Through green design and construction techniques, ZF Axle Drives Marysville was able to achieve a 33 percent reduction in energy use, attained through several methods including decreasing interior lighting use by 60 percent and increasing overall building insulation in the roofing, walls and windows. From top to bottom, additional energy reduction was achieved by constructing a highly reflective roof to minimize building heat island effect, and also by including concrete in more than 54 percent of pavement materials to minimize surface pavement heat island effect. Also to increase energy reduction, a building management system was installed to control the heating, ventilating, and air conditioning (HVAC) systems and lighting, and to maintain scheduling for equipment and energy usage.
A total of 153 out of 211 acres of the Marysville site was restored and protected through a comprehensive site restoration plan that included removing invasive species and replacing them with native prairie grasses and wildflowers. Additionally, approximately 80 percent of the property was undisturbed and left as open space.
Potable water use was reduced by 685,000 gallons per year with the installation of low-flow and dual-flush plumbing fixtures, in addition to eliminating all potable water for irrigation needs by installing a pumping system to facilitate the use of pond water.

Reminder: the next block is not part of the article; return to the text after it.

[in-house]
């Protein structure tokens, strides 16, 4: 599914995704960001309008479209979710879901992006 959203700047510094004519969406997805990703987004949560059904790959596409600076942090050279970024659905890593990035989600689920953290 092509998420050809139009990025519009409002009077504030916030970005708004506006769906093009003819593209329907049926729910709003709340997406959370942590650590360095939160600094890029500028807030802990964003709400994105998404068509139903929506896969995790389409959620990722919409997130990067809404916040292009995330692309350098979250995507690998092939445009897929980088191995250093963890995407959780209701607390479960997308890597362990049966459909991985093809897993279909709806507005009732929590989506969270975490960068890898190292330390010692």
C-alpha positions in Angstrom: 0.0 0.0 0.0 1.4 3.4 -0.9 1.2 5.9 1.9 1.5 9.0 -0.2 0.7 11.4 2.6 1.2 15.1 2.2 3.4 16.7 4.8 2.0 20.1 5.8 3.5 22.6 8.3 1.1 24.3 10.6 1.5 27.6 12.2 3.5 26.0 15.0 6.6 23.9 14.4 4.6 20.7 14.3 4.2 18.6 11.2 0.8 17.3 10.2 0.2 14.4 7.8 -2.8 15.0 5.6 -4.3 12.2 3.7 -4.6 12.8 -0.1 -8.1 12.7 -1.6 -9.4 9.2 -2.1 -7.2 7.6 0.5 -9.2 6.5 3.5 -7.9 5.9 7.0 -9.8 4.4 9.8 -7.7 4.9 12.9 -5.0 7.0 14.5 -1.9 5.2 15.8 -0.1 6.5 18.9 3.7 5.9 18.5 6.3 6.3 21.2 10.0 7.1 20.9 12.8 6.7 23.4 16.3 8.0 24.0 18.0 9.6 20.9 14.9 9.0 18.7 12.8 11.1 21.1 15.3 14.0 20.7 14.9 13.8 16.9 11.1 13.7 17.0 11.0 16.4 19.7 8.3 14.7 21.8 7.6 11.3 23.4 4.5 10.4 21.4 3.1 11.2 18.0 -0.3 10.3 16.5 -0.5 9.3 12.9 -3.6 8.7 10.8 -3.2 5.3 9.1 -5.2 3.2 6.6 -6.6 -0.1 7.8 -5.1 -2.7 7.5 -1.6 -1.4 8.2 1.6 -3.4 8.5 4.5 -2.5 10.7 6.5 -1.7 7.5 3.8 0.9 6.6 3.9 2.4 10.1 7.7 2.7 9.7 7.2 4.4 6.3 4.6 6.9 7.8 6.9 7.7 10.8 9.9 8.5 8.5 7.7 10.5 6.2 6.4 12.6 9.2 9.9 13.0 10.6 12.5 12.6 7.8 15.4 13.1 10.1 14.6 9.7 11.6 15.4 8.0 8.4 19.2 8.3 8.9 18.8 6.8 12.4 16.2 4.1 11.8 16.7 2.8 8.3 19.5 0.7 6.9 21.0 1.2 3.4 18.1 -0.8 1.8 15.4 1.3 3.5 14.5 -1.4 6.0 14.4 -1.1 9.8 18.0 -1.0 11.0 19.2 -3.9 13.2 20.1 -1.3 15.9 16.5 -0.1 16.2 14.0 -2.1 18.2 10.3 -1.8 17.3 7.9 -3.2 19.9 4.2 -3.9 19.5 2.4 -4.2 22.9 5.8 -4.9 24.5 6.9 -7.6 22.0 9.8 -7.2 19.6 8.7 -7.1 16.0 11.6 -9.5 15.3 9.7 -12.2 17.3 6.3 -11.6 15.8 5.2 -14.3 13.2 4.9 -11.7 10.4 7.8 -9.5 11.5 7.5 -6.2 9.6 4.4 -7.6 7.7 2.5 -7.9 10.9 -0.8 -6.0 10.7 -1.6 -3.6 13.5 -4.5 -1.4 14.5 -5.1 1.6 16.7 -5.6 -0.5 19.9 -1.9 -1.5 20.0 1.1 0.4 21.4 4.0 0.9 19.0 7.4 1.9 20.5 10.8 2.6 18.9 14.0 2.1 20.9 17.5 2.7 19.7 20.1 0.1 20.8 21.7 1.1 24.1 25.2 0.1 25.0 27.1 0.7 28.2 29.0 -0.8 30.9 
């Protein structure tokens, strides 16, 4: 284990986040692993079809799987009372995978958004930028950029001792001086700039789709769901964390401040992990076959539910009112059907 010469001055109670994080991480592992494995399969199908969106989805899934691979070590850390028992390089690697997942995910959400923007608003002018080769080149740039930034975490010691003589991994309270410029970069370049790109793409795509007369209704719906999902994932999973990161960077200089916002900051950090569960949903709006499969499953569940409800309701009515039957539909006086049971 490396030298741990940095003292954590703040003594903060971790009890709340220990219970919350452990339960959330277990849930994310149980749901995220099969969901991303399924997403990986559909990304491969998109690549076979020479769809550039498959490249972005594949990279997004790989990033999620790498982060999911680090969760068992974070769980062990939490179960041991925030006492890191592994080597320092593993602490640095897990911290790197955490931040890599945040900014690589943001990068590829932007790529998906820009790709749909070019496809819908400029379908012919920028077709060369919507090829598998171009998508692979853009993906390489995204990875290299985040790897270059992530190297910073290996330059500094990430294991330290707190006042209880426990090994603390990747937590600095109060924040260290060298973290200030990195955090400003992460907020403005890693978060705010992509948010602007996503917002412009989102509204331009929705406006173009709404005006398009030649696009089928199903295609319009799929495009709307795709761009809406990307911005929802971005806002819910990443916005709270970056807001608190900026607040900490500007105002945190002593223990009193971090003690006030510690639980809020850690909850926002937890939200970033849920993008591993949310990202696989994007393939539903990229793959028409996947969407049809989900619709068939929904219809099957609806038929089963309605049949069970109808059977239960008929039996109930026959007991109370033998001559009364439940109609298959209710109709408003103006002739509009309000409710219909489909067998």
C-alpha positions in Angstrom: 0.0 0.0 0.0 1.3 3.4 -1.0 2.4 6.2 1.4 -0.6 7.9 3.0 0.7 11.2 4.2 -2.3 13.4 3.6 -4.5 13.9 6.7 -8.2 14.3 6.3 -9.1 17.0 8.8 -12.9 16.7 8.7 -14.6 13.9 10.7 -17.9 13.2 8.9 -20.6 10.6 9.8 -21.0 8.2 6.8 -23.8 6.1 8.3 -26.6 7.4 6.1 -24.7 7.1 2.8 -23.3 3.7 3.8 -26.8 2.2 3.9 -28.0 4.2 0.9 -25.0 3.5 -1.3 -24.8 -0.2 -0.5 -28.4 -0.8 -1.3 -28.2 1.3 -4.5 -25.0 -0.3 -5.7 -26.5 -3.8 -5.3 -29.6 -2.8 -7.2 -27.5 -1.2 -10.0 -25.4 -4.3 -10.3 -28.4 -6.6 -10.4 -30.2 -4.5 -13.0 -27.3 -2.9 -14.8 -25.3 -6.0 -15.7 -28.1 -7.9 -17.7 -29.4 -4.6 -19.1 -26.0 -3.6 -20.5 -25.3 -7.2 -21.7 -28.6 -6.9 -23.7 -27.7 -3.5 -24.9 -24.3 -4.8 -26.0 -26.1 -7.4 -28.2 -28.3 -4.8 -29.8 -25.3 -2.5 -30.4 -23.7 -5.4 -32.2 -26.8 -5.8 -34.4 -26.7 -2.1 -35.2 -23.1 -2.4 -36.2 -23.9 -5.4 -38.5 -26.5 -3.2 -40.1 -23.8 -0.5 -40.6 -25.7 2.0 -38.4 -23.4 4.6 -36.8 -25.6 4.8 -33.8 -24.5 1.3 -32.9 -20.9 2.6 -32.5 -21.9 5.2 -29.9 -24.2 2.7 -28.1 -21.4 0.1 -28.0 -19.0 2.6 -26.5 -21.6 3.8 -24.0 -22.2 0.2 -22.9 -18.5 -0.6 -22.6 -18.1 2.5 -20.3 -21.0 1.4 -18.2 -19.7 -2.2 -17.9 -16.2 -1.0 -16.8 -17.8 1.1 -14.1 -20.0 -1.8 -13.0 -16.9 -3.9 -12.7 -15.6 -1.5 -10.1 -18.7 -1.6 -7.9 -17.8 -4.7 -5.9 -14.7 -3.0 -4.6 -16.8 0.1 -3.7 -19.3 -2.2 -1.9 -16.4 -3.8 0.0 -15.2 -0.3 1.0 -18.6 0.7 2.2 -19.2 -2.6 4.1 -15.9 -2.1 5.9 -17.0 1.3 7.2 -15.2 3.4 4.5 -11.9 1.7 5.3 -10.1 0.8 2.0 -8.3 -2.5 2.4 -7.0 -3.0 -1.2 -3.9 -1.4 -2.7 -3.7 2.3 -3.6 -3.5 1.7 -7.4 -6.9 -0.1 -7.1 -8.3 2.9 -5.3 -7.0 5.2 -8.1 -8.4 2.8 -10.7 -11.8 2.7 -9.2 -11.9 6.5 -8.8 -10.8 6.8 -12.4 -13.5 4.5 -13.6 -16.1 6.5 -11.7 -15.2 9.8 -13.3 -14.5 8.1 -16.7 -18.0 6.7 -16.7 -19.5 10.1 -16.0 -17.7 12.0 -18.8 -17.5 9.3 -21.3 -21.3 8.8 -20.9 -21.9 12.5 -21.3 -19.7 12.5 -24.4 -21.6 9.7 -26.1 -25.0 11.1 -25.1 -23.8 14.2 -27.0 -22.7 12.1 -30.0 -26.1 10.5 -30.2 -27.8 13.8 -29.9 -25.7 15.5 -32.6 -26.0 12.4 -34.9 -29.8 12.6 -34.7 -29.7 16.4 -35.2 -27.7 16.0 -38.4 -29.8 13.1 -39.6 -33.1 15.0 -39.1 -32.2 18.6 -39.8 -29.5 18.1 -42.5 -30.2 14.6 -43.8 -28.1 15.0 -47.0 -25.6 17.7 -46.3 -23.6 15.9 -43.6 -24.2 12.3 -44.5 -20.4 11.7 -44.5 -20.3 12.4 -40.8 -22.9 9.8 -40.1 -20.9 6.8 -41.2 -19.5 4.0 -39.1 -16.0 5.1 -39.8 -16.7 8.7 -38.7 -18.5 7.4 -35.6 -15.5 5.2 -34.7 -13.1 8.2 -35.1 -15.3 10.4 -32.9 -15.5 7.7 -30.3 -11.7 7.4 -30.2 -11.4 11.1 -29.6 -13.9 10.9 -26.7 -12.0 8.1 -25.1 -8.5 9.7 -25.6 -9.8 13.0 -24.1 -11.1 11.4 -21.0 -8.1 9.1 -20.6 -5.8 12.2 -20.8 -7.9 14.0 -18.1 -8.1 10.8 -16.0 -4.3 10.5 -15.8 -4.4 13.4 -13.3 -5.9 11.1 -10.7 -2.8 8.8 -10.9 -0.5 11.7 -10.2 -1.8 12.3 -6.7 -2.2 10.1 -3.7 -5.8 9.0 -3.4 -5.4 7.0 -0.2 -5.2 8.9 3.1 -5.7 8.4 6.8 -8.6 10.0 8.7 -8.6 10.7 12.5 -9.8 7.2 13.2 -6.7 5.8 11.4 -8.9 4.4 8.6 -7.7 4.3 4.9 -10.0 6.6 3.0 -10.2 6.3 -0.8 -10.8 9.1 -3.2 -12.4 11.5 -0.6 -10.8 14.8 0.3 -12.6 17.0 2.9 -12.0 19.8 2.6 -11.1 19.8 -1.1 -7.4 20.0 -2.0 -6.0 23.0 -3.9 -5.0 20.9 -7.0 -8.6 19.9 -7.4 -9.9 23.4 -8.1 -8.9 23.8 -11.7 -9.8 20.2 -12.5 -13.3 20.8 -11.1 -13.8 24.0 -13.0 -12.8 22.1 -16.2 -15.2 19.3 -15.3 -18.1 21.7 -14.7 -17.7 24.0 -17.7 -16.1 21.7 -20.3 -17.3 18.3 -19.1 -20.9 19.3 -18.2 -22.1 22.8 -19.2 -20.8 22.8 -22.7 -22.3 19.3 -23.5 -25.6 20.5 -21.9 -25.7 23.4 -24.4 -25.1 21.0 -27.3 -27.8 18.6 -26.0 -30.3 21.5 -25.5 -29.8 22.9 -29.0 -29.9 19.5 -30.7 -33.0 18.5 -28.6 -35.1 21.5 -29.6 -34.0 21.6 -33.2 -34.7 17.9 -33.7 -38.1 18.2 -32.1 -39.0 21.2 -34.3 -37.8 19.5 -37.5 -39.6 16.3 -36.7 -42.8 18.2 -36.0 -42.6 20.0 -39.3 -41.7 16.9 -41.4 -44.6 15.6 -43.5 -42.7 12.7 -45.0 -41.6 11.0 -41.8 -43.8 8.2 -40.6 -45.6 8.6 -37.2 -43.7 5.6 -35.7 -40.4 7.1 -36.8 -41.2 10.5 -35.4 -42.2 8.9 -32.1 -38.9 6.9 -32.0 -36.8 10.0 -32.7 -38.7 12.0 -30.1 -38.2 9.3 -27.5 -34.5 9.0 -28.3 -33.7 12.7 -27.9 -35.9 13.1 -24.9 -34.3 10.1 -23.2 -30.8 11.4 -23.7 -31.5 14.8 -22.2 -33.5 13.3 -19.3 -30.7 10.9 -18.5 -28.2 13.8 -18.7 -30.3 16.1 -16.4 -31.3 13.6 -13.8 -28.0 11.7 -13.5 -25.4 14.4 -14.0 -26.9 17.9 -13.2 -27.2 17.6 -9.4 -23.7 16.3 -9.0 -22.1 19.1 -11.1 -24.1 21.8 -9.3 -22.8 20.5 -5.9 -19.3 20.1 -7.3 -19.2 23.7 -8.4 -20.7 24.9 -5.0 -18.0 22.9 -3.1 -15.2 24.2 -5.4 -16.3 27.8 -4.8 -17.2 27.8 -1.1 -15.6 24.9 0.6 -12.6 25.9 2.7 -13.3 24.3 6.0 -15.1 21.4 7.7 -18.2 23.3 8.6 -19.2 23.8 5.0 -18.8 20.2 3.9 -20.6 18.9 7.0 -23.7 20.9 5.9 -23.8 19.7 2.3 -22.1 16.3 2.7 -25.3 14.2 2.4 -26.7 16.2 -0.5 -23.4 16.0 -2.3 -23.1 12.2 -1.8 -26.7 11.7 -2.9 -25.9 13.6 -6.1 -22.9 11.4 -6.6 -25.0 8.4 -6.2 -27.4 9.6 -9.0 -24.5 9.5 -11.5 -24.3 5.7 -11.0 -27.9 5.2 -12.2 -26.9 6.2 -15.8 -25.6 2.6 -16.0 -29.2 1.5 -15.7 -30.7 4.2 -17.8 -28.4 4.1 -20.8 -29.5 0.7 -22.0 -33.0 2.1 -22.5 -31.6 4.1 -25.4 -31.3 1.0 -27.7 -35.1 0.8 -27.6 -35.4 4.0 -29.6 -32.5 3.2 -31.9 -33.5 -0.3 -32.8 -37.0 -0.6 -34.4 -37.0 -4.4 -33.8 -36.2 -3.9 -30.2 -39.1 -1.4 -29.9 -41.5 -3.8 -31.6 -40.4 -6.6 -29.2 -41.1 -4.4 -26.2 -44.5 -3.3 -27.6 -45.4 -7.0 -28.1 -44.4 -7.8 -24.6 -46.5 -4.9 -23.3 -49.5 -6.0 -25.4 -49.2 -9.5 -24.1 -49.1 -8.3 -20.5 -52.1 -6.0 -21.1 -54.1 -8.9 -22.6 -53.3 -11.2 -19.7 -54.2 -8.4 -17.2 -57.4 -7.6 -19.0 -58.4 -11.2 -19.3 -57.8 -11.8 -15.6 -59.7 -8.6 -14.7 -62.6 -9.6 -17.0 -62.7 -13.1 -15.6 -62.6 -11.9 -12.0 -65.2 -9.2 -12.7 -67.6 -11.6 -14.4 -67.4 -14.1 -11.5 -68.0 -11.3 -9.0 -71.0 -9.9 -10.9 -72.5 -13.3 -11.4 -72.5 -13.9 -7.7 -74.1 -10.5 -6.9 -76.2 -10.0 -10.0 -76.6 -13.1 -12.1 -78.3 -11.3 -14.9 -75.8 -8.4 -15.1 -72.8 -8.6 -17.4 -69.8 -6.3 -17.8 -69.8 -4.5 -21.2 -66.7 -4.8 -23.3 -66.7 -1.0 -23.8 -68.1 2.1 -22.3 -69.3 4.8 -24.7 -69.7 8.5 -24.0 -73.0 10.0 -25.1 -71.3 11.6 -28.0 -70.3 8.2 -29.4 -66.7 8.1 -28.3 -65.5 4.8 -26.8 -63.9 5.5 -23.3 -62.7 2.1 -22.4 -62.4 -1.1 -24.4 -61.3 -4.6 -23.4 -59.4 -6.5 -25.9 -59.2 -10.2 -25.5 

Employee well-being was taken into account by installing carbon dioxide sensors and MERV 13 filters, all while ensuring overall HVAC design. “MERV”, or minimum efficiency reporting value, is a measurement scale reporting the effectiveness of air filters. The MERV rating is from 1 to 20, with the higher ratings corresponding to a greater percentage of particles captured. A rating of 20 meets standards for a pharmaceutical manufacturing cleanroom.
The ZF Axle Drives Marysville LEED Gold certified project was led by the FCA US Manufacturing Engineering Building Group with assistance from the construction management firm Walbridge of Detroit.
For more information, please visit the FCA US LLC media site at http://media.fcanorthamerica.